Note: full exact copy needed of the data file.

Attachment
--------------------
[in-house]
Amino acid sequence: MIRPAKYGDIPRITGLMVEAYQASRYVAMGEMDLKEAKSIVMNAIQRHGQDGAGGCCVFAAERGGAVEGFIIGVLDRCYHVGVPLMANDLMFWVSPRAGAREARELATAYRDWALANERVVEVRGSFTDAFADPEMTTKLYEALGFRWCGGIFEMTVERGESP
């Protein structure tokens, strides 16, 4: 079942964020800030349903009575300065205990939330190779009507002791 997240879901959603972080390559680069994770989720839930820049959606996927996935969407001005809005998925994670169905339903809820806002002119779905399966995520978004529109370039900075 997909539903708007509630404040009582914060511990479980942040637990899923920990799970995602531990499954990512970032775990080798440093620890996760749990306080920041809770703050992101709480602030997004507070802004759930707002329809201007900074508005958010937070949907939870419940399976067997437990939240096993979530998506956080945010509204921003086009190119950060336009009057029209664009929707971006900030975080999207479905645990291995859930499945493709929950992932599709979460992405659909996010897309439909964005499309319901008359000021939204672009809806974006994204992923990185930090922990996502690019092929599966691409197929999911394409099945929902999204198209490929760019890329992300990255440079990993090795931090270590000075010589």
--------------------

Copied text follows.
[in-house]
Amino acid sequence: MIRPAKYGDIPRITGLMVEAYQASRYVAMGEMDLKEAKSIVMNAIQRHGQDGAGGCCVFAAERGGAVEGFIIGVLDRCYHVGVPLMANDLMFWVSPRAGAREARELATAYRDWALANERVVEVRGSFTDAFADPEMTTKLYEALGFRWCGGIFEMTVERGESP
């Protein structure tokens, strides 16, 4: 079942964020800030349903009575300065205990939330190779009507002791 997240879901959603972080390559680069994770989720839930820049959606996927996935969407001005809005998925994670169905339903809820806002002119779905399966995520978004529109370039900075 997909539903708007509630404040009582914060511990479980942040637990899923920990799970995602531990499954990512970032775990080798440093620890996760749990306080920041809770703050992101709480602030997004507070802004759930707002329809201007900074508005958010937070949907939870419940399976067997437990939240096993979530998506956080945010509204921003086009190119950060336009009057029209664009929707971006900030975080999207479905645990291995859930499945493709929950992932599709979460992405659909996010897309439909964005499309319901008359000021939204672009809806974006994204992923990185930090922990996502690019092929599966691409197929999911394409099945929902999204198209490929760019890329992300990255440079990993090795931090270590000075010589």